Although the most pernicious consequences of the crisis have apparently abated, the long-term political repercussions remain unclear. Whereas most attention has focused on the right-wing populist parties, the rejuvenation of the left is an unwritten story of post-crisis politics.
This volume addresses this story, with three principal aims:
- to examine the radical left intellectual response to the crisis, i.e. how actors conceptualise the causes of crisis and its consequences;
- to examine the radical left electoral response to the crisis, i.e. how the crisis has aided or weakened the electoral success of radical left parties and movements;
- to examine organisational responses, i.e. whether the crisis has resulted in new party structures, methods of organising, and internal party tendencies.
1. Introduction, Daniel Keith and Luke March / PART I: THE INTERNATIONAL ECONOMIC CRISIS AND THE CRISIS OF THE LEFT / 2. Radical left ‘success’ before and after the Great Recession: still waiting for the Great Leap Forward?, Luke March / 3. Capitalist crisis or crisis of capitalism? How the radical left conceptualises the crisis, David J. Bailey / 4. Uplifting the masses? Radical left parties and social movements during the crisis, Óscar García Agustín and Martin Bak Jørgensen / 5. The Radical left and immigration: resilient or acquiescent in the face of the radical right?, Francis McGowan and Daniel Keith / PART II: NATIONAL RESPONSES TO CRISIS / 6. The French radical left and the crisis: ‘business as usual’ rather than ‘le Grand Soir’?, Fabien Escalona and Mathieu Vieira / 7. Ideological confirmation and party consolidation: Germany’s Die Linke and the financial and refugee crises, Amieke Bouma / 8. Failing to capitalise on the crisis: the Dutch Socialist Party, Daniel Keith / 9. The Icelandic Left-Green Movement from victory to defeat, Silja Bára Ómarsdóttir and Andrés Ingi Jónsson / 10. Struggling for coherence: Irish radical left and nationalist responses to the austerity crisis, Richard Dunphy / 11. Czech Communists and the crisis: between radical alternative and pragmatic Europeanization, Vladimír Handl and Andreas Goffin / 12. Latvia’s ‘Russian left’: trapped between ethnic, socialist, and social-democratic identities, Ammon Cheskin and Luke March / 13. The Portuguese radical left and the Great Recession: old challenges and new responses, André Freire and Marco Lisi / 14. The Left and the crisis in Cyprus: ‘In the midst of change they do not change’, Giorgos Charalambous and Gregoris Ioannou / 15. Greek radical left responses to the crisis: three types of political mobilisation, one winner, Costas Eleftheriou / 16. Riders on the storm: United Left and Podemos during the 2008 Great Recession, Luis Ramiro / PART III: TOWARDS AN INTERNATIONAL RESPONSE? / 17. To EU or not to EU? The transnational radical left and the crisis, Michael Holmes and Simon Lightfoot / 18. Conclusion. The European radical left: past, present, no future?, Daniel Keith and Luke March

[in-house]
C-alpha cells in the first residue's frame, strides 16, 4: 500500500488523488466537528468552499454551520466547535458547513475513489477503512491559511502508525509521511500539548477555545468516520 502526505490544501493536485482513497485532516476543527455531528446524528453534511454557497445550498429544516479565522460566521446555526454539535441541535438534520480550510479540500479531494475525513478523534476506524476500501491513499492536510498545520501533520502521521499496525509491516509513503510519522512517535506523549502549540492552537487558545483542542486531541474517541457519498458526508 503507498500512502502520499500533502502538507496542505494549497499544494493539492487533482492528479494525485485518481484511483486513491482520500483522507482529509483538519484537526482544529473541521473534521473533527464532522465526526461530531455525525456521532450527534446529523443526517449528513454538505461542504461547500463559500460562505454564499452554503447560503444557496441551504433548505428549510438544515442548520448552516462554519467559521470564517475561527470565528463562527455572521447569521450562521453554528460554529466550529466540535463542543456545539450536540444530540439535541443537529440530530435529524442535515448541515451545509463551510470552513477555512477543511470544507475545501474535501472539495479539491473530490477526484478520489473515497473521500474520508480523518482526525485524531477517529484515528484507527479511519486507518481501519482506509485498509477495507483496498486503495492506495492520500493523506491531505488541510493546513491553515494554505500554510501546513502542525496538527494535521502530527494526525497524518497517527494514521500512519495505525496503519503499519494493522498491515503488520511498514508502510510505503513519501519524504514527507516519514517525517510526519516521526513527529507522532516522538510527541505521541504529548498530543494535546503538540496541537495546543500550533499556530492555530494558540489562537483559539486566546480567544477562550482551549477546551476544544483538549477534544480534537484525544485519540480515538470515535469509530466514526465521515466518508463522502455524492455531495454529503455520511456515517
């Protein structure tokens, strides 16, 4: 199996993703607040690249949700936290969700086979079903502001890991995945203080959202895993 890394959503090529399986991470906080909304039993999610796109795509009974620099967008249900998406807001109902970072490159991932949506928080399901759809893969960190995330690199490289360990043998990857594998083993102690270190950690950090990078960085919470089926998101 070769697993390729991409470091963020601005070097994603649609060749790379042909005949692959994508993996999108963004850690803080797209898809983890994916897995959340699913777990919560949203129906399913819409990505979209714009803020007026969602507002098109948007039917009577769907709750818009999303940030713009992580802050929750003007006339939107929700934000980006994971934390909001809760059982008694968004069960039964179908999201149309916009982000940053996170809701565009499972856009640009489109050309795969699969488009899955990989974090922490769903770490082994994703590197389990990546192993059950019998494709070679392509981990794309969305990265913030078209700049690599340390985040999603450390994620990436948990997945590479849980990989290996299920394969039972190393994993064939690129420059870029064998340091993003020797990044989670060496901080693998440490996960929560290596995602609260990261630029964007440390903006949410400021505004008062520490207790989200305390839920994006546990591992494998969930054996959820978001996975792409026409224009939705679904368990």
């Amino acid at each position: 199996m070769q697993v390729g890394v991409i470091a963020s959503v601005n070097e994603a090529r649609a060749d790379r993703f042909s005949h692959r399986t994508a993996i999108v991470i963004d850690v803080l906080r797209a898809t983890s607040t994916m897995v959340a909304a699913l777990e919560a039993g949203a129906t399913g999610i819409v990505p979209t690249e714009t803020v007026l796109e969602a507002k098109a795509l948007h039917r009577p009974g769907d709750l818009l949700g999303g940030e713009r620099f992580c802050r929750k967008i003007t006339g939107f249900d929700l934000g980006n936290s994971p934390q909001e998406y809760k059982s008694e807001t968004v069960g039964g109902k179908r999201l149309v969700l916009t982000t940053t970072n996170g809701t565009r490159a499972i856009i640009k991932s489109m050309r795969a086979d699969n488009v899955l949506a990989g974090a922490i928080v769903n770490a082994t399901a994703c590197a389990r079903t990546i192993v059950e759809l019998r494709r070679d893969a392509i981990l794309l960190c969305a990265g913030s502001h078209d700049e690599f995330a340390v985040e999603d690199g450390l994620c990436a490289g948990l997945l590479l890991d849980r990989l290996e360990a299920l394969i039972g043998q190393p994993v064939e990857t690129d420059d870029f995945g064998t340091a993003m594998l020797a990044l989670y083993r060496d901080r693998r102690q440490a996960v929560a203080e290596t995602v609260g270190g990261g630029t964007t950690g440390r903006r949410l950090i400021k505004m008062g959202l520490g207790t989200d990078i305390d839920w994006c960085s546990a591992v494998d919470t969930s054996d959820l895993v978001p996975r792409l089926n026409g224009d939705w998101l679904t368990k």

March and Keith's Europe's Radical Left; From Marginality to the Mainstream? provides a comprehensive, eloquent and incredibly well rounded depiction of the party family's response to the severe economic and political crisis that shook the continent in recent years. The volume highlights lesser known but pertinent aspects of radical left politics such as current programmatic dilemmas the party family faces with respect to immigration and Europe and explores its new links to social movements. Dealing with questions such as why the radical left has not benefited electorally from the crisis across the continent to the extent that this might have been expected, on which issues it is plagued by internal divisions and what its future prospects are in Europe's changing party systems renders this volume a must read for scholars of party politics and all those interested in contemporary European politics.
Although it is well known that right-wing populist parties have benefited from the crisis in the EU and eurozone little attention has been paid to how the seeming natural beneficiary of this - the contemporary radical left – has responded. March and Keith have admirably filled this scholarly gap by assembling a top notch group of experts who explore among other things the electoral impact of the crisis on various radical left parties, the parties’ varied programmatic responses, and the way in which the crisis has shaped these parties’ internal dynamics and organization. Europe’s Radical Left: From Marginality to Mainstream is the best comparative analysis of the contemporary radical left in Europe to date and sets the bar high for future studies. It is a must read for those studying radical left parties and movements but will be extremely valuable for other scholars of party politics, Europeanists, and those studying political radicalism and extremism.
Through a combination of comparative and country chapters by some of the foremost scholars of the European radical left, this innovative edited volume provides a very timely analysis of the dog that still barely barks, let alone bites. Europe’s Radical Left is essential reading for anyone trying to understand the effects of the Great Recession on European politics.
Luke March is Professor of Post-Soviet and Comparative Politics at the University of Edinburgh. He is author of The Communist Party in Post-Soviet Russia (Manchester University Press, 2002), Radical Left Parties in Europe (Routledge, 2011) and The European Left Party: A Case Study in Transnational Party Building, with Richard Dunphy, (Manchester University Press, 2015).
Daniel Keith is Lecturer in the Department of Politics at the University of York. He wrote his doctoral thesis on the role of organisational factors in shaping the diverse programmatic adaptation of West European Communist parties and their successor parties. He has published articles on the Portuguese Communist Party and the Socialist Party and Green Left in the Netherlands.